Vietnamese Water Puppet

If you are ever in Hanoi, Water Puppet is one of the arts you should not miss- even you think you are not a puppet kind of person. “Puppets that dance on the water” is the literally of the Water Puppets.


Vietnamese Water Puppet originated from the Red River Delta of Vietnam in the tenth century. The earliest troupes are in Nguyen Xa commune, Dong Hung district, Thai Binh province. The cultural characteristic of the local people are showed in the Water puppetry. Around the 15th century, this unique art first appeared, the artists who were also farmers would gather to perform and relax in post-harvest. Today the custom still exit in many localities in the Red River Delta as Dao Thuc, Phu Da, Dong Ca, Nguyen Xa, Dong Ngu, Nhan Hoa and Nam Chan.

In ancient Vietnam, the rural Vietnamese think that all aspects of their life are controlled by spirits.  That is the reason why the farmers in this region devised a form of entertainment and worship to satisfy these spirits.  Water puppet is the lively creation of farmers. They found out that the water was an excellent way for puppetry because the puppeteers’ rod could be concealed and exciting effects as waves and splashes could be provided.

So far this art form has been unique to North Vietnam.  Nowadays, the water puppet is showed at Thang Long Puppet Theater all days in a week.


Performers in Vietnamese Water Puppet Theater’s feet have always suffered in cold and wet condition. The Water puppetry is performed in a chest-deep pool of water, with the water’s surface as a stage. Behind a screen, the puppeteers stand uses long bamboo rods with string mechanism hidden beneath the water surface to control the puppet.

Wood is main material to carve these puppets and often weighs up to 15 kg. The puppets move on the water. From either side of the stage or under the depth of the water, the puppets are entered.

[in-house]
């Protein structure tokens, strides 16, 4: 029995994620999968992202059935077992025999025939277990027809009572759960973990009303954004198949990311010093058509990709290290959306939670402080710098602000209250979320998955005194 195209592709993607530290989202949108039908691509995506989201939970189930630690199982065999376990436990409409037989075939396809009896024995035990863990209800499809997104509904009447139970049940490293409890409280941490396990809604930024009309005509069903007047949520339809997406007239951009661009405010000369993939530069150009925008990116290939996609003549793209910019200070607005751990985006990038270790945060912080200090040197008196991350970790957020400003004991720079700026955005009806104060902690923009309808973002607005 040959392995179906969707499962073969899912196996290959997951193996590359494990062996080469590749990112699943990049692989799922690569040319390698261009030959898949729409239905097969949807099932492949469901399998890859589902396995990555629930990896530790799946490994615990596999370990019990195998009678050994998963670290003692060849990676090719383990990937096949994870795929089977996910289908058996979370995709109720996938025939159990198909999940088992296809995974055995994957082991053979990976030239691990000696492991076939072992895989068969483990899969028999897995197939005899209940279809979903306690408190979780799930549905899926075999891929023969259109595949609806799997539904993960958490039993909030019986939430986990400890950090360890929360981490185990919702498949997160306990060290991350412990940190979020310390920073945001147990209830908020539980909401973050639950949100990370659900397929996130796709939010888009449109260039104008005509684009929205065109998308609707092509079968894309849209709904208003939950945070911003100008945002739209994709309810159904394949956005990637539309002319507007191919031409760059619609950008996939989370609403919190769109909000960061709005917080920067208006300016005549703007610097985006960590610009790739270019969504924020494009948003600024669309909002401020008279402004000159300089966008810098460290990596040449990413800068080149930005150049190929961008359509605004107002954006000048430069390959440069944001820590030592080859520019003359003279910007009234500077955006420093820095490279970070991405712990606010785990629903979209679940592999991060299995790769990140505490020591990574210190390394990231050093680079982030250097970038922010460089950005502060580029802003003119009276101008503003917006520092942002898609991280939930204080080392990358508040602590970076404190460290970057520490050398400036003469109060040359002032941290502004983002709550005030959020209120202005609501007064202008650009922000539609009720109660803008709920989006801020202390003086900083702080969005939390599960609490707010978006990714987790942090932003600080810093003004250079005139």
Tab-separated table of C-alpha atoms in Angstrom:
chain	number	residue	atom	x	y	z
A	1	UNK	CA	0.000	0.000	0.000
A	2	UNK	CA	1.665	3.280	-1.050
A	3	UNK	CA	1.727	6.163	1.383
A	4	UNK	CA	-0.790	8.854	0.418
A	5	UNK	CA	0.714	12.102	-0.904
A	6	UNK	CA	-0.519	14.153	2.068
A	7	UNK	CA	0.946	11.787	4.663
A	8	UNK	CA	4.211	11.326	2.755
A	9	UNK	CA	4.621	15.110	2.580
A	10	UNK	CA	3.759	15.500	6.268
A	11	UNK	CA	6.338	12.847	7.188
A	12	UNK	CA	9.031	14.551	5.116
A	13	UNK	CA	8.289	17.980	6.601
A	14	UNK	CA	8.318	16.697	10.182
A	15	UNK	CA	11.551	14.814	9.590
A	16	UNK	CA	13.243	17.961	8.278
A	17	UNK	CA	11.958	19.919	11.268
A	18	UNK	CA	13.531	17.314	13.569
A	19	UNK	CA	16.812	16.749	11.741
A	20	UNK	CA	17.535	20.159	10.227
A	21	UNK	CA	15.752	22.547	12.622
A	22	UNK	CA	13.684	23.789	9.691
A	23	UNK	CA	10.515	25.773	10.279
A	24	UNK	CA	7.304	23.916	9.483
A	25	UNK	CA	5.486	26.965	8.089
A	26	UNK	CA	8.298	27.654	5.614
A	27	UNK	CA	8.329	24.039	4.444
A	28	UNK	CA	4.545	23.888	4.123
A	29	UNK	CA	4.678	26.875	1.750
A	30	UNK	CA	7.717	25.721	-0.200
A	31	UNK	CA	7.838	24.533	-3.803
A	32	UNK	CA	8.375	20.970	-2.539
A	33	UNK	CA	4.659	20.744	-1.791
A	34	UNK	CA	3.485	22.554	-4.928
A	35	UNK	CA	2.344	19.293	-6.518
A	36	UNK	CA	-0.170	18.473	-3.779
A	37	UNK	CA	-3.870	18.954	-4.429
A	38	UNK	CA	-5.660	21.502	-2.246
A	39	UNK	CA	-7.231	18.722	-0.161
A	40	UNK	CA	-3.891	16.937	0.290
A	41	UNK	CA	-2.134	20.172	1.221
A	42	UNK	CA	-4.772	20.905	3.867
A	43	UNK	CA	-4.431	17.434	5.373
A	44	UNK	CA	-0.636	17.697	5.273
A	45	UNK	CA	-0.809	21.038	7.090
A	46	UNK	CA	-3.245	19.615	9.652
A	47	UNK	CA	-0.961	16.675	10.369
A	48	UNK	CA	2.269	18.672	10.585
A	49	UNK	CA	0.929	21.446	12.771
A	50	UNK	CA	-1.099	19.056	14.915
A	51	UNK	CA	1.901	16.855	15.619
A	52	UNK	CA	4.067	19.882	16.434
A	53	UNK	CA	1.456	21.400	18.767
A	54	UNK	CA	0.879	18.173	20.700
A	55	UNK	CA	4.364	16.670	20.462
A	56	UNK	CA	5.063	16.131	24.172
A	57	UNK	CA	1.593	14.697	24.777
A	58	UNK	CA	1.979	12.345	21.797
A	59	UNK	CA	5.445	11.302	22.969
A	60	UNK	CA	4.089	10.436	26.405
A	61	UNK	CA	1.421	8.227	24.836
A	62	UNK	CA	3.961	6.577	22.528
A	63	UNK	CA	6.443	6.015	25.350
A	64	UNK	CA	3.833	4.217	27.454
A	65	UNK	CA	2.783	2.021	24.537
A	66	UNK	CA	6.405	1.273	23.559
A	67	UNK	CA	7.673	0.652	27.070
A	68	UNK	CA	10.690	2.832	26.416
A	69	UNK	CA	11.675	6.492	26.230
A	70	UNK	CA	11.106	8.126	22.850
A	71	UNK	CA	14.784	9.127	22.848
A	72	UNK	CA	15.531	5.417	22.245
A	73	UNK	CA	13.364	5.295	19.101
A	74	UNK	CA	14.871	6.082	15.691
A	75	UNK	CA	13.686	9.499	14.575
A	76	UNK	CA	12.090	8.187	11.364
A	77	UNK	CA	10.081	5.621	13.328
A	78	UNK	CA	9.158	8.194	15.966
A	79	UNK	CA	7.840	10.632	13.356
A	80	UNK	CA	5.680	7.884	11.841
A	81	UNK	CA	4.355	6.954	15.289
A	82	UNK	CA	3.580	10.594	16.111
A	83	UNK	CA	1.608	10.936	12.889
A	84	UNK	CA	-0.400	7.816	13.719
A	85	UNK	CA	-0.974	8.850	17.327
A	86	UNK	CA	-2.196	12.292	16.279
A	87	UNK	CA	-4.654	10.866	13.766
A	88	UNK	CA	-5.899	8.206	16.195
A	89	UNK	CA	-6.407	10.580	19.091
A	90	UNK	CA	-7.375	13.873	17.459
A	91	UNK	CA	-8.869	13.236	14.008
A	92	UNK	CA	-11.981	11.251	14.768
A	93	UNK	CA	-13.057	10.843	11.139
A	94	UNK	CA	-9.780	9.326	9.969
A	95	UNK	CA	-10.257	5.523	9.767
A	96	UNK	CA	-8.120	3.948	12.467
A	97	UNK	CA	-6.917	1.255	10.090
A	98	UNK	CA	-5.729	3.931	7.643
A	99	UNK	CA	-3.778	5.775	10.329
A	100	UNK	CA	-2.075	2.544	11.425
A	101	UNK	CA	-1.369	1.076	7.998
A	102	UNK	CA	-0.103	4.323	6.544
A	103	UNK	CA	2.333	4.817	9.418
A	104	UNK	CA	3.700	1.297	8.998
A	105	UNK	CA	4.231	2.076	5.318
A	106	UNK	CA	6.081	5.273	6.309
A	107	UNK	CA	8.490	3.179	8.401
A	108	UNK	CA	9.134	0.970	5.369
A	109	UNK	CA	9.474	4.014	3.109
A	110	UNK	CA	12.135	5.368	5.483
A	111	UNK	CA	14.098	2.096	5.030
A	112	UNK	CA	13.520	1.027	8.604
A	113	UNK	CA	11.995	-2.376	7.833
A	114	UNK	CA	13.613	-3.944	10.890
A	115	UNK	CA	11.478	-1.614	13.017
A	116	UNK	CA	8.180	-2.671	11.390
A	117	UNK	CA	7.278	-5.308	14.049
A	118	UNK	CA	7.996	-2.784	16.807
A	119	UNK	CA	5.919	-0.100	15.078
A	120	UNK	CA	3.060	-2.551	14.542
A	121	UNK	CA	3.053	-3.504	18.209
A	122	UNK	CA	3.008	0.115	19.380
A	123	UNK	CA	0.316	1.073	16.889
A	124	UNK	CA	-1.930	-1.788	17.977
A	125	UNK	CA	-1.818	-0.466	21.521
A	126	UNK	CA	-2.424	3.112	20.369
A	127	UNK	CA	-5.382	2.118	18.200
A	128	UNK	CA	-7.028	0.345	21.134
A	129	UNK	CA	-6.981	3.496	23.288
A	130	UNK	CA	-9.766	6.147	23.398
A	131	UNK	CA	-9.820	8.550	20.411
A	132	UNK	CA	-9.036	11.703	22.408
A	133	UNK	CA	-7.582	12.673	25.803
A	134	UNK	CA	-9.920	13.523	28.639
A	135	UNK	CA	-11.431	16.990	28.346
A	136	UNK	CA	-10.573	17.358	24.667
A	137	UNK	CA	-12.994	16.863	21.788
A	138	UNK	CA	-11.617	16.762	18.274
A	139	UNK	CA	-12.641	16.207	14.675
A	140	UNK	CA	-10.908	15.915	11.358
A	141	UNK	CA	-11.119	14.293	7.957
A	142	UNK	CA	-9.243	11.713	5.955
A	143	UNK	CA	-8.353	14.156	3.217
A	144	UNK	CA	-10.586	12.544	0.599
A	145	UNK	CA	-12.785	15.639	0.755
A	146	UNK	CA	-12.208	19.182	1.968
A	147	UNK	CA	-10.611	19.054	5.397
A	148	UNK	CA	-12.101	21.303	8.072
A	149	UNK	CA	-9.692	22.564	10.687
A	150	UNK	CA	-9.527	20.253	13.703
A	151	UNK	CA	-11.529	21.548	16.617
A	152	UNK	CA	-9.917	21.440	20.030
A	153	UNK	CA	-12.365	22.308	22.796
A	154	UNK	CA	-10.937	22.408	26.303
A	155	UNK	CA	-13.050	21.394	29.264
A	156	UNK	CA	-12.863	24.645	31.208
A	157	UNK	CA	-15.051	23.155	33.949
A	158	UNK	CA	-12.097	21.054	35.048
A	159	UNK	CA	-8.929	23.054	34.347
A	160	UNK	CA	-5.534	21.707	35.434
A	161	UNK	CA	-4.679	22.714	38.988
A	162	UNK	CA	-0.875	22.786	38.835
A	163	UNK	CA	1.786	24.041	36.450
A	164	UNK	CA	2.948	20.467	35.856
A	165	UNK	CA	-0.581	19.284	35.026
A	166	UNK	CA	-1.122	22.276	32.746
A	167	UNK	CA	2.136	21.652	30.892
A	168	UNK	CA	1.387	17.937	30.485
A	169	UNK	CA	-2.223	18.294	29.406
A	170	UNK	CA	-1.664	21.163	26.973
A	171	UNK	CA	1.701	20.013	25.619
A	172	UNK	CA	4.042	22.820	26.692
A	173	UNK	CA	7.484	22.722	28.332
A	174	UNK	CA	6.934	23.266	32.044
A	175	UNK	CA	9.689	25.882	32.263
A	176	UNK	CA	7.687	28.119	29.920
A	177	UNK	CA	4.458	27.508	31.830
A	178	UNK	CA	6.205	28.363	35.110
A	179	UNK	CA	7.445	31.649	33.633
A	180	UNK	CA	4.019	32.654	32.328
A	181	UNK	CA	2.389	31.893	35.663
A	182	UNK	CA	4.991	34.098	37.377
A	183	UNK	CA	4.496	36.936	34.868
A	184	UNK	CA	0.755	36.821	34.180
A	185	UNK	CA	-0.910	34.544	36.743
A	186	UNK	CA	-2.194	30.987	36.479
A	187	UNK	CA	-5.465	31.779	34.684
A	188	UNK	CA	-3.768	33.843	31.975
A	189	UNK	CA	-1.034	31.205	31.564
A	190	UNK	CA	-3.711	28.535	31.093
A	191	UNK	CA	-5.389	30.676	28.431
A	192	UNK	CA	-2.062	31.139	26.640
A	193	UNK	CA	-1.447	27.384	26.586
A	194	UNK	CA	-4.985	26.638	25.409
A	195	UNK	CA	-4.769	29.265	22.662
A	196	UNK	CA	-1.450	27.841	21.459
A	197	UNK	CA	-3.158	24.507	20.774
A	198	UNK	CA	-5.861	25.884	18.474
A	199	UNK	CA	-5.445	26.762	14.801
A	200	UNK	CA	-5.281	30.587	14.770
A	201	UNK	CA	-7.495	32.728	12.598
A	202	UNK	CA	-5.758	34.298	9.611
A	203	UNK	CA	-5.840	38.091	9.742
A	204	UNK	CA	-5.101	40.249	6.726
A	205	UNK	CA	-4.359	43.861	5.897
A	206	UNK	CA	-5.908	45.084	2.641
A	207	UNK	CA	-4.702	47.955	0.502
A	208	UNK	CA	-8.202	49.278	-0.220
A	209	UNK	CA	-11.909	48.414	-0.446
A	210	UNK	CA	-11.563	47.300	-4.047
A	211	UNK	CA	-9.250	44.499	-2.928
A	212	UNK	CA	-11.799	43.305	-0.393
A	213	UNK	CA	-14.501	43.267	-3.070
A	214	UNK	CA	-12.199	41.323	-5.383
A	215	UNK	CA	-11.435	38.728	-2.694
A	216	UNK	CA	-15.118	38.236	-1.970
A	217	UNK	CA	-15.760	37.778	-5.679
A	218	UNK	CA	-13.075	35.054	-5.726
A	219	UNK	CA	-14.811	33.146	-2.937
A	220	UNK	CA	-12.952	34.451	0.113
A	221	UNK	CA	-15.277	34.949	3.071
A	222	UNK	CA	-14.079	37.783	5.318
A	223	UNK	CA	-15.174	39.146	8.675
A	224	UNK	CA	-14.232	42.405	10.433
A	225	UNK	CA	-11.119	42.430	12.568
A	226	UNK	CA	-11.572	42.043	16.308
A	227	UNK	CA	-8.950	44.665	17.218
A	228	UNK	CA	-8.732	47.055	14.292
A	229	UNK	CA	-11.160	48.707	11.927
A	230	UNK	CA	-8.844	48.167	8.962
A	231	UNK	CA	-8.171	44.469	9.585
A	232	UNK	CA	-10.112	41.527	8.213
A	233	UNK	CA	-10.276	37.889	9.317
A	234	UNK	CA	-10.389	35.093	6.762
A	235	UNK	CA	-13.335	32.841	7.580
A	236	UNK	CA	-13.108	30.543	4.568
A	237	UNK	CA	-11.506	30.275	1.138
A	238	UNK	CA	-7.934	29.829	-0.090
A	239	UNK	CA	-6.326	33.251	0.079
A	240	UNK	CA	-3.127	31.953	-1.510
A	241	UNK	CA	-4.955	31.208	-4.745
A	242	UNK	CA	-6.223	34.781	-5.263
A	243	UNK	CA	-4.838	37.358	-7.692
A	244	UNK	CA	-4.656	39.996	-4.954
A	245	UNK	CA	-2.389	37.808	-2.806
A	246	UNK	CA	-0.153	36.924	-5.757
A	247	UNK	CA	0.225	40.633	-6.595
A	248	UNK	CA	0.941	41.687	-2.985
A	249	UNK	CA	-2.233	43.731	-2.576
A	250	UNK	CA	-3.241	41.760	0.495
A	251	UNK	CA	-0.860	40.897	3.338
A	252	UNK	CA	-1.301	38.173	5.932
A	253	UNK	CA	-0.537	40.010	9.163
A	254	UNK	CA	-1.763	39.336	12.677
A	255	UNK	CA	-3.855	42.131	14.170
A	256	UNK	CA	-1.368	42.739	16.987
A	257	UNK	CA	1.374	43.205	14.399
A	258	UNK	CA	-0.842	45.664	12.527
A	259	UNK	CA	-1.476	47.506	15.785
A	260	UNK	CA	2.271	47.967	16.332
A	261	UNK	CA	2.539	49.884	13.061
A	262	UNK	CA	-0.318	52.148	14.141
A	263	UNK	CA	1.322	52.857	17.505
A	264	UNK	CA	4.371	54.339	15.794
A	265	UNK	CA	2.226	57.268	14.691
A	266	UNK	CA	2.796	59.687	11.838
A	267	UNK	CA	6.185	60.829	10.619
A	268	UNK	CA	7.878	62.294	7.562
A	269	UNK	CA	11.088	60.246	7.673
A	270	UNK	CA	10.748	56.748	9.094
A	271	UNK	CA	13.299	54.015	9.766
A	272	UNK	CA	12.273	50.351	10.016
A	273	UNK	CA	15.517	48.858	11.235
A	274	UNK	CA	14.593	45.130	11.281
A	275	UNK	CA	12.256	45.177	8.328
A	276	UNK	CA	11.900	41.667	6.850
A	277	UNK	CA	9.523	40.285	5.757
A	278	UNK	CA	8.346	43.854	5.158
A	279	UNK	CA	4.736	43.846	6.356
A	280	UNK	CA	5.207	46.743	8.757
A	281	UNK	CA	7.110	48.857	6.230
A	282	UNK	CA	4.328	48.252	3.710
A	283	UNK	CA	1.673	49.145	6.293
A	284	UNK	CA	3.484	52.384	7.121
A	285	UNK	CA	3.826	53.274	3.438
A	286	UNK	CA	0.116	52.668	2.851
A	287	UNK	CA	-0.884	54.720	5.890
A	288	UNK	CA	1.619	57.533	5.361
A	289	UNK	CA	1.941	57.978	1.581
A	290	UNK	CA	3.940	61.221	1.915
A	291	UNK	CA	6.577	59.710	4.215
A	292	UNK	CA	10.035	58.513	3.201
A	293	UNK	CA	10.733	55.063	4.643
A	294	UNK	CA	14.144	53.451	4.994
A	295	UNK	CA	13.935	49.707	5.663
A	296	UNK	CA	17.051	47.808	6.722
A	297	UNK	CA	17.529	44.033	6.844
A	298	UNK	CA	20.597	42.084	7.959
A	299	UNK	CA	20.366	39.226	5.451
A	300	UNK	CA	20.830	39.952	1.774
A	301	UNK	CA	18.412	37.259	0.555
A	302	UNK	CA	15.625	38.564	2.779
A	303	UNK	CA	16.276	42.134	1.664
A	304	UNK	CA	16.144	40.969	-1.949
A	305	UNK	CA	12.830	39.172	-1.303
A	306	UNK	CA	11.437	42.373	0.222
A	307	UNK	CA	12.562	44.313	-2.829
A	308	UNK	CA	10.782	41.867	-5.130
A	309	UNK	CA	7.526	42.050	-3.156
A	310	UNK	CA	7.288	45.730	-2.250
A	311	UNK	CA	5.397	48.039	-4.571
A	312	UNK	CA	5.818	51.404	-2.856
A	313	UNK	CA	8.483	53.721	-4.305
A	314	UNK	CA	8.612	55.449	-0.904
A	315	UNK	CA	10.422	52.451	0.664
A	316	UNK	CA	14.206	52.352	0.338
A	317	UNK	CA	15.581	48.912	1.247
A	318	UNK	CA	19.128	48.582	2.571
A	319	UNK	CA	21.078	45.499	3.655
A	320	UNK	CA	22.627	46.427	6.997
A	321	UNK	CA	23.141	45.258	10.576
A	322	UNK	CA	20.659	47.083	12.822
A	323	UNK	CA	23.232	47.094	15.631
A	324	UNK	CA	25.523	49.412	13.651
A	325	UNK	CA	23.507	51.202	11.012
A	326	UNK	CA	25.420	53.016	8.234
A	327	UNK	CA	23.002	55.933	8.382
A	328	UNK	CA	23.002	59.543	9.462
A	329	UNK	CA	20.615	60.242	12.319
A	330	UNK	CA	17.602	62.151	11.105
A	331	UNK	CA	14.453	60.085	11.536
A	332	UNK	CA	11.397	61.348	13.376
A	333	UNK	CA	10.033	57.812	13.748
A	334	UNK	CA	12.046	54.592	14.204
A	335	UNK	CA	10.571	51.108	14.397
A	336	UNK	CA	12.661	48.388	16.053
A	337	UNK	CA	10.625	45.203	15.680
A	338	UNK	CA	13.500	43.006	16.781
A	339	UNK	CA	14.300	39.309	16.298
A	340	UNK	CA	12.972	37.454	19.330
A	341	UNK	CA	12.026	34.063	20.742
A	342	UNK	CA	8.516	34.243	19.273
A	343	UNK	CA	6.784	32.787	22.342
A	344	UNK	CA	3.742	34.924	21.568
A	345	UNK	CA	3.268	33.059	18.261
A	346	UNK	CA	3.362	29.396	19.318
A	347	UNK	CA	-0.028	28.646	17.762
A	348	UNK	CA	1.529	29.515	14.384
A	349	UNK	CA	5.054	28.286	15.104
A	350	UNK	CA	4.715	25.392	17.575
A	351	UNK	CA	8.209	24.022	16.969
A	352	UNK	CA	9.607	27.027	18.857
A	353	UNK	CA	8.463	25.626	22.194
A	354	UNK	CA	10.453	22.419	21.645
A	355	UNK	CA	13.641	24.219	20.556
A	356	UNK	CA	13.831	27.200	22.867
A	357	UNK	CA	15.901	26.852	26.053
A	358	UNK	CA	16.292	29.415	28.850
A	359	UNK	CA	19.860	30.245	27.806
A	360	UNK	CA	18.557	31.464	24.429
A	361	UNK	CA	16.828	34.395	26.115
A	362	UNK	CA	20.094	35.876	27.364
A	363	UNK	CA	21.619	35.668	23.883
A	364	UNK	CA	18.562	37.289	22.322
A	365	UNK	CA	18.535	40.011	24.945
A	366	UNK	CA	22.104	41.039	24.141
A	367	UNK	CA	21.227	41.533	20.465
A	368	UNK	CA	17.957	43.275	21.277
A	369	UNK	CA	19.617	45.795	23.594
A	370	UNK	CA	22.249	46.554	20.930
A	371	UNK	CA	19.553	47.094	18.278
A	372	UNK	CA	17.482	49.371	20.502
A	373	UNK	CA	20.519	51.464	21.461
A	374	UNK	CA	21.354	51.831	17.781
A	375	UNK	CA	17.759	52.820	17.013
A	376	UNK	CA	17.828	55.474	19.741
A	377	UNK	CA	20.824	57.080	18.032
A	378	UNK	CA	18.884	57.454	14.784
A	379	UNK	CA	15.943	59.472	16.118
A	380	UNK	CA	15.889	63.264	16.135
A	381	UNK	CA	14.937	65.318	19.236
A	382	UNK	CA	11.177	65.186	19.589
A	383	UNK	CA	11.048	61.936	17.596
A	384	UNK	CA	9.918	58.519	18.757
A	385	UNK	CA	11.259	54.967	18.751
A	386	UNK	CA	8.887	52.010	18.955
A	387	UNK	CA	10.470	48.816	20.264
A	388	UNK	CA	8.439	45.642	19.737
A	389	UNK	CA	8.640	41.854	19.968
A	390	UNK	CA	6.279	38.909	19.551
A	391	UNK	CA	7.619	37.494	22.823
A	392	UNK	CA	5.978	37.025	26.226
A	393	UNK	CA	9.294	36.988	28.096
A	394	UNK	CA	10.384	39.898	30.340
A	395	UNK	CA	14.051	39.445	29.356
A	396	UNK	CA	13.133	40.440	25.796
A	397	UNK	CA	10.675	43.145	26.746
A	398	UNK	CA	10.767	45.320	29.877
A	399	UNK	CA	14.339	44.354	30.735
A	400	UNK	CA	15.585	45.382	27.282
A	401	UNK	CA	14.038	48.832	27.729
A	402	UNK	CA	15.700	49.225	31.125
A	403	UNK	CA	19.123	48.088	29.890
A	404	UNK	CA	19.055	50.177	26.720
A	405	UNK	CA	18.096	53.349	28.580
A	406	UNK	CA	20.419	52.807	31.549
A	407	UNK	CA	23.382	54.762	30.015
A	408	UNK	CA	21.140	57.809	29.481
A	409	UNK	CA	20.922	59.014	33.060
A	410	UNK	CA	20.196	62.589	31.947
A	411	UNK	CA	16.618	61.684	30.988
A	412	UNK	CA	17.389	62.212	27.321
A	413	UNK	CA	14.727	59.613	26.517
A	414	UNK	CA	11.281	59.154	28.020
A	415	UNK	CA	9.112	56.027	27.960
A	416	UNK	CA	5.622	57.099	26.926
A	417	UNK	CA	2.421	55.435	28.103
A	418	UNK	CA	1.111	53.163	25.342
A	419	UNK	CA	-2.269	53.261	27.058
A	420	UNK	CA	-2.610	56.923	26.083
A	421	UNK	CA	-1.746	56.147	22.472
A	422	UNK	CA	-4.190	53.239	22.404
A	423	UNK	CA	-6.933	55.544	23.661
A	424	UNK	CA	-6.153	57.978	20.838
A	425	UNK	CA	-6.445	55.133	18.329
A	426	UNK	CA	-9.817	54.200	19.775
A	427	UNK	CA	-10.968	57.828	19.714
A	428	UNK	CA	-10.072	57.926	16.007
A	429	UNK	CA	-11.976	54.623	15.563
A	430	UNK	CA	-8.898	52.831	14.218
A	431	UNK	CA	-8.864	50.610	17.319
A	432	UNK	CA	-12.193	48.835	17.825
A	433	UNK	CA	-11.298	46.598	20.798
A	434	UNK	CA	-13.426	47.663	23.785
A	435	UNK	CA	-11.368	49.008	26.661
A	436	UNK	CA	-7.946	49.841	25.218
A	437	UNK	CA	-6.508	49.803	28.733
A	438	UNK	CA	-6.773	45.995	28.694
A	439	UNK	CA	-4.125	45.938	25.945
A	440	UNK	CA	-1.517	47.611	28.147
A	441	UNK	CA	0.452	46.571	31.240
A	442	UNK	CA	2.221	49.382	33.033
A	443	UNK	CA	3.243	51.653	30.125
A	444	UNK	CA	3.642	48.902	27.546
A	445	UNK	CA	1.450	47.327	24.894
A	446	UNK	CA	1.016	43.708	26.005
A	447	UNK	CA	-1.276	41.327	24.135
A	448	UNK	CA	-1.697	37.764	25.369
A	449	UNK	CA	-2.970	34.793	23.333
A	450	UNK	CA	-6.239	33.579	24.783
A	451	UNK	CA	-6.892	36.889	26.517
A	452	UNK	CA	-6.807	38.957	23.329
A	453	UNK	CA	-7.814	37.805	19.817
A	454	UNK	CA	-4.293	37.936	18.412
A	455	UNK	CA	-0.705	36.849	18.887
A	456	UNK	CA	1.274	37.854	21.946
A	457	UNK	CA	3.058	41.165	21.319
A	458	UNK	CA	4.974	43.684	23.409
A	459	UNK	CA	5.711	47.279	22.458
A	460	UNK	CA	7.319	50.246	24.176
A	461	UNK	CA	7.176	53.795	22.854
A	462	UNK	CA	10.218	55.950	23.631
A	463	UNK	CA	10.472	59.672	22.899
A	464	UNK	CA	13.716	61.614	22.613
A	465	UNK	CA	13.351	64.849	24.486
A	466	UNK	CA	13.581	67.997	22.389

Background music accompaniment is provided by traditional Vietnamese orchestra.  A story acted out by the puppets is sung by singers of Cheo (a form of opera) with origin in North Vietnam.  A pig- tailed bumpkin known as Teu is often introduced in performances up to 18 short scenes, and accompanied by a small folk orchestra. In the performance the musicians and the puppets interact; a word of warning in danger or encourage to a puppet is yelled by the musicians.

The stage is set for each particular; style of the water puppetry is created by traditional musical instruments like drums, wooden bells, cymbals, horns, two-string Chinese violins and flutes.


In the Vietnamese folklore, the theme of the skits is rural has been a strong referred. Puppeteers’ theme: day-to-day village life is provided with the best settings in the water.  Buffalo fights and children’s games of marbles and coin-toss are showed in water puppets. Besides village life, these legends and national history are showed in these scenes.   Teu often plays the role of introducing the performances. The festival atmosphere is created by the spotlights and colorful flags on the stage.

Annually, Lunar March 13, Bo Duong village’s festival is a chance for villagers to relax and take part in many activities as fireworks displays, flying kites and cock-fighting contests.  The festival always attracts thousands of attendants.

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